Successful coach gets long-overdue selection to national panel
Robert Bailey, Gleaner Writer
After more than two decades as one of the island's top netball coaches, Winston Nevers has finally been rewarded for his hard work and dedication, by being selected to join the Jamaica Netball Association (JNA) coaching staff.
Nevers, affictionately called 'Scrappy' by his players and fellow coaches, has helped nurture the talent of some of the country's most decorated netballers.
Chief among them are world-renowned shooters Elaine Davis and Romelda Aiken, along with national captain Nadine Bryan, Nicole Aiken, sisters Tiffany and Mesha Wolfe, Tasha Morgan, Georgia Gordon, Anna-Marie Grant and Paula Pinnock.
Nevers has guided Jamalco to 16 JNA Berger Paints titles, as well as 17 Jamaica National Building Society Senior League trophies.
In addition, Nevers also led Jamalco to 16 titles in the Clarendon Open League competition, as well as 17 Juici Patties Clarendon Senior League trophies. He has also led Scotiabank to a number of Business House Senior League titles.
Despite his impressive record and public outcry for him to be selected as part of the national coaching set-up, Nevers was constantly overlook by the JNA.
Not so anymore.
He has finally been added to the Oberon Pitterson-Nattie coaching staff, when he was selected as a specialist shooting coach for all the national teams, a decision announced by the JNA on Monday.
"I am very happy to be part of the coaching set-up," said Nevers. "This is what I have wanted for a long time now, and I am going there to do my best to improve the game of netball," he said.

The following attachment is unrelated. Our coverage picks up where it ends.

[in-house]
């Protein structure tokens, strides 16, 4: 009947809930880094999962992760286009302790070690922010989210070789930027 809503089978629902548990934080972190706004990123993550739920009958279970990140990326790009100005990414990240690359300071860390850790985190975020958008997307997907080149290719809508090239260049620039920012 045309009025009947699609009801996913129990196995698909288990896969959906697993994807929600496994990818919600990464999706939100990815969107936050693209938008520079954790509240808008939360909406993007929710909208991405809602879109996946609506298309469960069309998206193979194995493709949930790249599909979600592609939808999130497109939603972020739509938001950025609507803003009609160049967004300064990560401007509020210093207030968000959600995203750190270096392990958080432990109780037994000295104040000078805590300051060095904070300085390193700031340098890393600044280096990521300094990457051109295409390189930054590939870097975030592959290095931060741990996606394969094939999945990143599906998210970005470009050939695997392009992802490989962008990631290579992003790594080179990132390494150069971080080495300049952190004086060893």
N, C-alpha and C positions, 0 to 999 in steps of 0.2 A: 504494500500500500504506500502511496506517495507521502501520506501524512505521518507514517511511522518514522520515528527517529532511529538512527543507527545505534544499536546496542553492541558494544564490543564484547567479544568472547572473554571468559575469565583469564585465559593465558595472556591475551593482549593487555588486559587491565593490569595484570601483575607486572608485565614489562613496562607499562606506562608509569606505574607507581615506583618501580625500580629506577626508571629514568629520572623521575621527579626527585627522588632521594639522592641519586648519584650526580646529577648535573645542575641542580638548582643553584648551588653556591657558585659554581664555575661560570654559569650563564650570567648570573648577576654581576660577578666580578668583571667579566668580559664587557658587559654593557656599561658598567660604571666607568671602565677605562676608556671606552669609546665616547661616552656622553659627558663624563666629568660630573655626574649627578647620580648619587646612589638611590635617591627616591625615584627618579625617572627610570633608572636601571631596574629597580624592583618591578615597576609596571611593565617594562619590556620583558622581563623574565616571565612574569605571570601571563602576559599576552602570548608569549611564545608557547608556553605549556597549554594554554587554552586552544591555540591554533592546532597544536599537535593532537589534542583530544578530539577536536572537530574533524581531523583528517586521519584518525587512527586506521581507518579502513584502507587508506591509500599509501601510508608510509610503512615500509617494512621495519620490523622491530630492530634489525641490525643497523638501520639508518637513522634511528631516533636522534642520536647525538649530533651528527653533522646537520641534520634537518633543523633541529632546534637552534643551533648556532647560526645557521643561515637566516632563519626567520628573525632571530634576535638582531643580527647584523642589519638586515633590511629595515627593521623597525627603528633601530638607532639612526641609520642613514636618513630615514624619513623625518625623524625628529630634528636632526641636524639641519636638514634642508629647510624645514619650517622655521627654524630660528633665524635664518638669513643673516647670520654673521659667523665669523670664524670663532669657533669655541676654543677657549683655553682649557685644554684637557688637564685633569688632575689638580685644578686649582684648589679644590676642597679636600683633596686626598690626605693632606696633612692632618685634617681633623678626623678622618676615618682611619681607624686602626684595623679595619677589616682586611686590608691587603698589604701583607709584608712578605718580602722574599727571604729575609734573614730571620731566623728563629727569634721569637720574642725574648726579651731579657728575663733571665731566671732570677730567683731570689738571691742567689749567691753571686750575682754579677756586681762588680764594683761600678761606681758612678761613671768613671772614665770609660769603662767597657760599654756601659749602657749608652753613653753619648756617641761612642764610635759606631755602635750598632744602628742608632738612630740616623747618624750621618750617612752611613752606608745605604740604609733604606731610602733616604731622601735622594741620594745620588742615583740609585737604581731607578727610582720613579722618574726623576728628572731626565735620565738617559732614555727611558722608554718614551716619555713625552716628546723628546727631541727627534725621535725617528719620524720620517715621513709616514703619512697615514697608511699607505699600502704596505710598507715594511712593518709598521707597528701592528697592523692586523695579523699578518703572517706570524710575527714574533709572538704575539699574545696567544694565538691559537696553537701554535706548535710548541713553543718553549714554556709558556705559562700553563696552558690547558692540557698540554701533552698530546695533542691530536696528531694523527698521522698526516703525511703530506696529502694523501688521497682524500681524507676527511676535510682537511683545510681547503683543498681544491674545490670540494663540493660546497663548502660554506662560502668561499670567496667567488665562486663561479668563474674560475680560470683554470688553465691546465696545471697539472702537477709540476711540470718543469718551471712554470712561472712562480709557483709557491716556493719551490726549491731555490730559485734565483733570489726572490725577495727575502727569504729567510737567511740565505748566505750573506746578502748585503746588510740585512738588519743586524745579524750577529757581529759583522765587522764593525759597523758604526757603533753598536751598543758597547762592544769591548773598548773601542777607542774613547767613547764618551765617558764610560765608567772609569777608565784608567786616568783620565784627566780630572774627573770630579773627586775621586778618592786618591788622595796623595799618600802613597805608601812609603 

"I would like to change up the shooting, but I don't know if they are going to allow me to do that. When you look at the Australia and New Zealand teams, they make fewer passes inside the circle, they just catch the ball and make one or two passes and then just shoot," said Nevers.
"We make four or five passes before we shoot it and so the percentage of us losing that ball is more, compared to when you make a lot of passes, and so I would like to change that."
He added: "I want to see our shooters shooting from a distance because I believe that this will certainly help with their skills."
The veteran coach also pointed out that he would be working tirelessly to improve the mental toughness of players.
"We have problems in the midcourt most times because we tend to lose our concentration very easily. I think when it comes to tight situations we often make poor decisions in the midcourt," said Nevers.
"I think if we can work with the midcourt and ask the players to make fewer mistakes and pass the ball into the goal area, that would be excellent for Jamaica's netball," he observed.
The Sunshine Girls are ranked fourth in the International Federation of Netball Associations World rankings. Nevers believes that it will take a lot of hard work and dedication on the part of the players and coaches to improve this.
"I think that we can beat Australia, New Zealand and England, but we are not going to beat them unless we put in the work as coaches," Nevers said.
"It is going to take hard work from the players as well, but I am going to go there to try and build netball and to help to lift the team in the world rankings."
Nevers is a graduate of the inaugural JNA-University of Technology coaching programme. Nevers, recent national player Sasher-Gaye Henry, and Yvonne Dixon are new additions to the JNA coaching staff.